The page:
I've started optimizing my sprite-heavy game, and am learning a lot about what causes CPU slowdown. One such, unexpected, culprit has turned out to be dispatching Event(s). If I dispatch (and catch) events regularly this slows down the game quite a bit more than I expected.
I'm very much in favour of using events, because they help keep the code clean, so I was wondering if there is a more efficient way of creating and dispatching them? The alternative is calling on methods directly, which doesn't feel as neat and would require me to refactor quite a bit of code.
I have a feeling what the answer will be (@sinistersoft
!), but thought I'd at least ask the question.
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I have a class called HUD (a global variable). All controls (joypads, buttons, etc) and other overlays (score, health, etc) get added to that and the HUD manages all of those controls each frame, calling each controls update() function.
On creation, the player creates a pointer to the HUD object. It scans the HUD for things it will need like joypads and buttons and saves those in a table (self.controls) for later. Then in the players update() function it checks each control in self.controls and performs actions based on their individual states.
That's how I'm doing things anyway and it seems to be pretty fast.
Now, I've gone through and replaced most events with callbacks, except the ENTER_FRAME gameloop and TOUCH events. The result? A huge speedup.
Here is the class I'm using to replace EventDispatcher:
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ID is used to identify each callback, very much like events. Scope is used to call the function in the right scope, so the function called can use vars and functions within its own scope. Maybe there is a better way of doing this?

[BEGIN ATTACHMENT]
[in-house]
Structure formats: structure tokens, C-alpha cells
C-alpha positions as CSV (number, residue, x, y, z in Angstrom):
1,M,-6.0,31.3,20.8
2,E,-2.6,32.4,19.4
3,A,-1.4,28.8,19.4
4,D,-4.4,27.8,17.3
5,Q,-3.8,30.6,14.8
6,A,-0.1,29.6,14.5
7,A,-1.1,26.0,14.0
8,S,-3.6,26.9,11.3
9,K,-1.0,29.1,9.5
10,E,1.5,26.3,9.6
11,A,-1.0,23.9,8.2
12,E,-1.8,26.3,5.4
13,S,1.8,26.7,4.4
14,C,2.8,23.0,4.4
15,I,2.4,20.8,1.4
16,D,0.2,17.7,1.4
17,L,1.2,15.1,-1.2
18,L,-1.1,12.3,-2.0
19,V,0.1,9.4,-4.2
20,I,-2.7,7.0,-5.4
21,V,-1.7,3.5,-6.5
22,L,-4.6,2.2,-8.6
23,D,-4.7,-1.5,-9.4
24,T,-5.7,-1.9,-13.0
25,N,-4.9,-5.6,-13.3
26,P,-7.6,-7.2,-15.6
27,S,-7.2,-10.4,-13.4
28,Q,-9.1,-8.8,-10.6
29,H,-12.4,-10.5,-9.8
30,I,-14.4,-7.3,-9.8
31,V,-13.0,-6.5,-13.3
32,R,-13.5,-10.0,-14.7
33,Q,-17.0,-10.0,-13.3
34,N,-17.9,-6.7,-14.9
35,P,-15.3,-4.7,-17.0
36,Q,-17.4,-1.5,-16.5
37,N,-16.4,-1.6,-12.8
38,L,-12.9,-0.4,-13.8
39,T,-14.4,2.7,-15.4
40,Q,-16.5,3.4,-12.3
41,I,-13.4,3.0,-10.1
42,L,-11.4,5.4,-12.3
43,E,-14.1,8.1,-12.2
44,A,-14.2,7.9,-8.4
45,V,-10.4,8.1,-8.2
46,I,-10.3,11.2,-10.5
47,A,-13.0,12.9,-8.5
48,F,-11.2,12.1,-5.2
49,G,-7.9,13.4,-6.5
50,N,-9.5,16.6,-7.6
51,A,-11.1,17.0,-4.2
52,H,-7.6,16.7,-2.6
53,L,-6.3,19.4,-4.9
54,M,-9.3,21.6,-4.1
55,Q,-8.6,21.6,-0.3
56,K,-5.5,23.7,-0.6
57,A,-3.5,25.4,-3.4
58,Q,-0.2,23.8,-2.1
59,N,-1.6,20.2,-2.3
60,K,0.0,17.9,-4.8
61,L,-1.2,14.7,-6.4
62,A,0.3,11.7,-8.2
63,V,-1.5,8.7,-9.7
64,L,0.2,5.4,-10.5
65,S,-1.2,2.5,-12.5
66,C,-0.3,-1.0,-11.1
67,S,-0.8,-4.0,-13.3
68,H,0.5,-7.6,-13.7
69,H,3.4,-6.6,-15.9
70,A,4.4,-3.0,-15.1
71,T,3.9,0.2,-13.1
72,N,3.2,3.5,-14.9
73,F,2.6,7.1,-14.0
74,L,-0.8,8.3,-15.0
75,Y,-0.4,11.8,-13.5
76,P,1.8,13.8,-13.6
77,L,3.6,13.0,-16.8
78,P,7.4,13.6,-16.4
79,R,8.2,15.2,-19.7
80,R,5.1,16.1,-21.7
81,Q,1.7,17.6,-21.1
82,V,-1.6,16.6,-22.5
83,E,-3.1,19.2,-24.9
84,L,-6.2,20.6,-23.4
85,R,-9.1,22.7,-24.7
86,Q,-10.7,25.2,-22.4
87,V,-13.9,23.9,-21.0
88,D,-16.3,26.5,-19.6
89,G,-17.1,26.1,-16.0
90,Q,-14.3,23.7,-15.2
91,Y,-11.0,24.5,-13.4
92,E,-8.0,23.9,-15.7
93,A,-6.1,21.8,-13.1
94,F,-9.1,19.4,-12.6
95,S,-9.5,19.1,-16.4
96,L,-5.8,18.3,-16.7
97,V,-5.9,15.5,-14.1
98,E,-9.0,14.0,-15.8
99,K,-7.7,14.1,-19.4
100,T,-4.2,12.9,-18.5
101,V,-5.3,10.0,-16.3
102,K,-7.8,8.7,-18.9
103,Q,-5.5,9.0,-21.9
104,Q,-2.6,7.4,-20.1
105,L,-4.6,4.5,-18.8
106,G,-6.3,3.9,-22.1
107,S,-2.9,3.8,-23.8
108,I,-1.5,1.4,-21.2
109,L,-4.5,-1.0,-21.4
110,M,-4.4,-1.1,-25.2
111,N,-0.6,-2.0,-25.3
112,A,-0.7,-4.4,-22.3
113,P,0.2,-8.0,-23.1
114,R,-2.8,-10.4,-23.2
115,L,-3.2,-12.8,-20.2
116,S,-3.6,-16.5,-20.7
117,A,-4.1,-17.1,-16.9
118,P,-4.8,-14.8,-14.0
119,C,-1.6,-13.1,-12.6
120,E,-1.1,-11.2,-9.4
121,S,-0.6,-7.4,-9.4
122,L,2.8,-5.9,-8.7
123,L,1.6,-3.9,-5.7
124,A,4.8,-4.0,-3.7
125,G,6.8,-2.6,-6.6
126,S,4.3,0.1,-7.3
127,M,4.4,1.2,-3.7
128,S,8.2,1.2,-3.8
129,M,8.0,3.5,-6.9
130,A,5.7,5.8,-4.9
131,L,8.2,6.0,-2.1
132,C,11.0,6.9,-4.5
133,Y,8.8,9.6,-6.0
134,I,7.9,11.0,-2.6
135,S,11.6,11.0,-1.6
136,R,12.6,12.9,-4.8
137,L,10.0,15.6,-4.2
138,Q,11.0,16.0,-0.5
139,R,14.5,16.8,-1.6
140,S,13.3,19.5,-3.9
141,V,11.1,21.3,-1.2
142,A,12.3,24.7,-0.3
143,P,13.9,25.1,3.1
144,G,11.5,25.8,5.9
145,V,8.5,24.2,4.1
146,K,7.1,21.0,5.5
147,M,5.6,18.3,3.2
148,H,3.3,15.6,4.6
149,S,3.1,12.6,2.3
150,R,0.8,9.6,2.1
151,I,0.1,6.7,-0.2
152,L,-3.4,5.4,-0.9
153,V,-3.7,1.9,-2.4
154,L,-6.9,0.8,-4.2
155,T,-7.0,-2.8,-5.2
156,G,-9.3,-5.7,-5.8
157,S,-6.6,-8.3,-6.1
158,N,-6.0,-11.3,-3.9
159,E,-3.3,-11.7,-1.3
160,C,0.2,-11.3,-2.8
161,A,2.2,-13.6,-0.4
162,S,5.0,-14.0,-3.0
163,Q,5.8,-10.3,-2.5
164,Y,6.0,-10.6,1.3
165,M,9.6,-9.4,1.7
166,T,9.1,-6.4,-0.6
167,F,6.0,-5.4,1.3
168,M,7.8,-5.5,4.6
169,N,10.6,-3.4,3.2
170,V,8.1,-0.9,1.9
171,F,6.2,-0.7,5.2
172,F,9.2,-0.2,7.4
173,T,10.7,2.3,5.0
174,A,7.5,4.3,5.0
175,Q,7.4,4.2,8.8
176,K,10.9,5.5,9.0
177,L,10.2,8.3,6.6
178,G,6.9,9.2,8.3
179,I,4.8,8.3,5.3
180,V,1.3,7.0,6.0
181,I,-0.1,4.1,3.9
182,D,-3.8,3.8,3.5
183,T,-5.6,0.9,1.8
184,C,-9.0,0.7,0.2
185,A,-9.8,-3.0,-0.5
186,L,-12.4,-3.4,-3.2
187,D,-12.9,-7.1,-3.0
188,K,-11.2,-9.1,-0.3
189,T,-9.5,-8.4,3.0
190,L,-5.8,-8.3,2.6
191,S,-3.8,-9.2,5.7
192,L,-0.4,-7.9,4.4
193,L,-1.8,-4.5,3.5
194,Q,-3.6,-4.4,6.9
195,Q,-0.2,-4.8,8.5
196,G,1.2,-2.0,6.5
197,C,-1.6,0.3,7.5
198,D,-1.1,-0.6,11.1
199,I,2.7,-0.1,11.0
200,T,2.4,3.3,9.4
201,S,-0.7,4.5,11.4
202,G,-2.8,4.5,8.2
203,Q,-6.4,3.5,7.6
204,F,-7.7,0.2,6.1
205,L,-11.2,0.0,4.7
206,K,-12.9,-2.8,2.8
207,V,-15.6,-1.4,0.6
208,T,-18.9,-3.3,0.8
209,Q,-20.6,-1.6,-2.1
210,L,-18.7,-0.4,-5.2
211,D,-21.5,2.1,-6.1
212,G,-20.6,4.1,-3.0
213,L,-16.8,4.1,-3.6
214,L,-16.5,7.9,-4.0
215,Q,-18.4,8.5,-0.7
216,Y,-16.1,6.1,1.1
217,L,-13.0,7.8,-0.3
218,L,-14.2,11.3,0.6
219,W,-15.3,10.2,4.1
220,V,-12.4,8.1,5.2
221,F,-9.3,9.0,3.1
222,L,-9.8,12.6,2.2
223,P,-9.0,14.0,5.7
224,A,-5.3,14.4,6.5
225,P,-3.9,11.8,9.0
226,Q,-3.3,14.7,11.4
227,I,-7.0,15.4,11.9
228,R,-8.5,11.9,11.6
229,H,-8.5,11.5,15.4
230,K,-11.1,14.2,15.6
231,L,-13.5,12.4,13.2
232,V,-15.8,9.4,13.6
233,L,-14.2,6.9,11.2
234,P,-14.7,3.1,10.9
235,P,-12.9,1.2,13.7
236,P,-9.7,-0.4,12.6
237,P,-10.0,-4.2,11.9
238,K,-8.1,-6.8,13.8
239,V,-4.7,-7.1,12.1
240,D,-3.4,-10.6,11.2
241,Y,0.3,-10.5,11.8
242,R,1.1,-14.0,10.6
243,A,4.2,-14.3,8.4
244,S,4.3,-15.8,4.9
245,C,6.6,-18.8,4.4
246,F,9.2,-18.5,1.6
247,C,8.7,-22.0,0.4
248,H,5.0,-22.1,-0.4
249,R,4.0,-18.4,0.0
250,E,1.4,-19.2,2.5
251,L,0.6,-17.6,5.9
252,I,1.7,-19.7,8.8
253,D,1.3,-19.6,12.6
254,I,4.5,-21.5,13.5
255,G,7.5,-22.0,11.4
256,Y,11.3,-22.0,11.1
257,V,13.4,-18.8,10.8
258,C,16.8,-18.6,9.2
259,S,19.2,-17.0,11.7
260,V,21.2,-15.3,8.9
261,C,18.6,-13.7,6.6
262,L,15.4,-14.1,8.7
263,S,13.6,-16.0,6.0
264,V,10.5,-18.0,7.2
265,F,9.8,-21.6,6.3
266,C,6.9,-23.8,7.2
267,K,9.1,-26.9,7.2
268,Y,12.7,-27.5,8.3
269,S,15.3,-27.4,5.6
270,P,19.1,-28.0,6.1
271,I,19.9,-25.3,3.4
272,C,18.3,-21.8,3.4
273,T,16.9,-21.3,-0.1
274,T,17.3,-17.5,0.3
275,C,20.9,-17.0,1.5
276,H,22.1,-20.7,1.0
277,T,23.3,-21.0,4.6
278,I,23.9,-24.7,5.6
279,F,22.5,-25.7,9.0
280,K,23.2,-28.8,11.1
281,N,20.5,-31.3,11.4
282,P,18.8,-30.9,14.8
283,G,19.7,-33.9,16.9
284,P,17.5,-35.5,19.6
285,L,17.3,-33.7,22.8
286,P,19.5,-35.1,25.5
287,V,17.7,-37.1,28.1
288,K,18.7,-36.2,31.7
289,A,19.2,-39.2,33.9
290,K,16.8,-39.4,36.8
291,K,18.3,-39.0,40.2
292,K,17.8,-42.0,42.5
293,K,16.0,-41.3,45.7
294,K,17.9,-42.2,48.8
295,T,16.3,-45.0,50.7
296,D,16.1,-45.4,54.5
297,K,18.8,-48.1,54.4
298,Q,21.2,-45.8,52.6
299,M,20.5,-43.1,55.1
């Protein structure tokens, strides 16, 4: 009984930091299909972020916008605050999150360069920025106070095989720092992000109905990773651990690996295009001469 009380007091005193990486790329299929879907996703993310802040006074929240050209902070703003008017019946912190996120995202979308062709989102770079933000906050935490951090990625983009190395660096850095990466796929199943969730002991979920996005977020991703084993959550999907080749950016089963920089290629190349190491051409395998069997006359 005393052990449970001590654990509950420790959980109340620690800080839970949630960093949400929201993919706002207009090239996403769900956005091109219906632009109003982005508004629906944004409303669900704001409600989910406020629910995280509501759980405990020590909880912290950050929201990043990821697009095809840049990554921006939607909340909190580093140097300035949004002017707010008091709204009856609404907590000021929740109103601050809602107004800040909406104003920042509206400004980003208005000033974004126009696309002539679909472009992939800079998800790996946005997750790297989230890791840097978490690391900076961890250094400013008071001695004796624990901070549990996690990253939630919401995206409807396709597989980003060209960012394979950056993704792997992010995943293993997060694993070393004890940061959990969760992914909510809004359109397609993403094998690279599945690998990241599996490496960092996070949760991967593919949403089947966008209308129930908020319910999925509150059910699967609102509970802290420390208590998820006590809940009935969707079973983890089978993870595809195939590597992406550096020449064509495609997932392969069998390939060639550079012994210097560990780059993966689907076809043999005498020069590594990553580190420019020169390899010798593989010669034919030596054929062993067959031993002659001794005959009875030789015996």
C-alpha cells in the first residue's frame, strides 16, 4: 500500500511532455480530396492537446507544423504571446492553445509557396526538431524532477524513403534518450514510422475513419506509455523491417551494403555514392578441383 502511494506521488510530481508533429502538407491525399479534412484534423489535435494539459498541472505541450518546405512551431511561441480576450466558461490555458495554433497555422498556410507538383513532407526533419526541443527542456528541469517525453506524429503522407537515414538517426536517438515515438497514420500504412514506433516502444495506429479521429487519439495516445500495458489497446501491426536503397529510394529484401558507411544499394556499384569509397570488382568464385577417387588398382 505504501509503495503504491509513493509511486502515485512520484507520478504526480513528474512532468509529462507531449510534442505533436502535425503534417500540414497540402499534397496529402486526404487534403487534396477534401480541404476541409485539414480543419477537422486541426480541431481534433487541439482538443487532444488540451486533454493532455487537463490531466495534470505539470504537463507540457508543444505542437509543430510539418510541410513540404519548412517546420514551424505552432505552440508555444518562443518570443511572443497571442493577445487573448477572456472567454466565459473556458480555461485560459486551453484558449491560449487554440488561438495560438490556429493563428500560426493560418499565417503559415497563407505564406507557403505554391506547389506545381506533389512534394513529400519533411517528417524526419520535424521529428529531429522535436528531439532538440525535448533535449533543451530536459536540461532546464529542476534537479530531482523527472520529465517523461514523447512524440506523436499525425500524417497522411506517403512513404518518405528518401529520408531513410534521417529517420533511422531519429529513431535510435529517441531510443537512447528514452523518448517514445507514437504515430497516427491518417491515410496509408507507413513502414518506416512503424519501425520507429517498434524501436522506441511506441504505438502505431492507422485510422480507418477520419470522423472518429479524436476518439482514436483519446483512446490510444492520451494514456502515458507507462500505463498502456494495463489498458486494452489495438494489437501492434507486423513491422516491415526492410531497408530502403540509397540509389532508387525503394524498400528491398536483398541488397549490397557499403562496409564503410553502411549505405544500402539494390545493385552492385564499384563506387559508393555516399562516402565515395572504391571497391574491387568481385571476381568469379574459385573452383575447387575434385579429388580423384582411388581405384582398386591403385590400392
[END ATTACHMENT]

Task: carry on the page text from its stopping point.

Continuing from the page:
Seeing that Event.new() is a CPU drain, is there a way of replacing the ENTER_FRAME event with a callback? Then I'd be able to scrap Event alltogether and maybe free up some CPU?
Do all of your game objects have their own ENTER_FRAME event listener? That doesn't scale at all well. Personally I find that pooling objects and then processing each object in the pool of active objects each frame works very well.
I really don't see the need for a callback system unless you are going to be performing timed events.
Timers shouldn't cause much slowdown, unless you are creating them on the fly and using them excessively. You can pool timers just like sprites if you like. You can just manage timed events in your ENTER_FRAME function if you like, keeping an internal list of events to fire at specific times. The resolution should be good enough for any timed events you might require.
Touches, again should not cause issues unless you have too many listeners. It will depend on how many listeners you use. You can even have just one touch manager which does hit tests on an internal list of buttons and other controls. Generally you will have only a directional joypad and a couple of buttons so it shouldn't be an issue.
2. Local vars
3. Callbacks instead of Events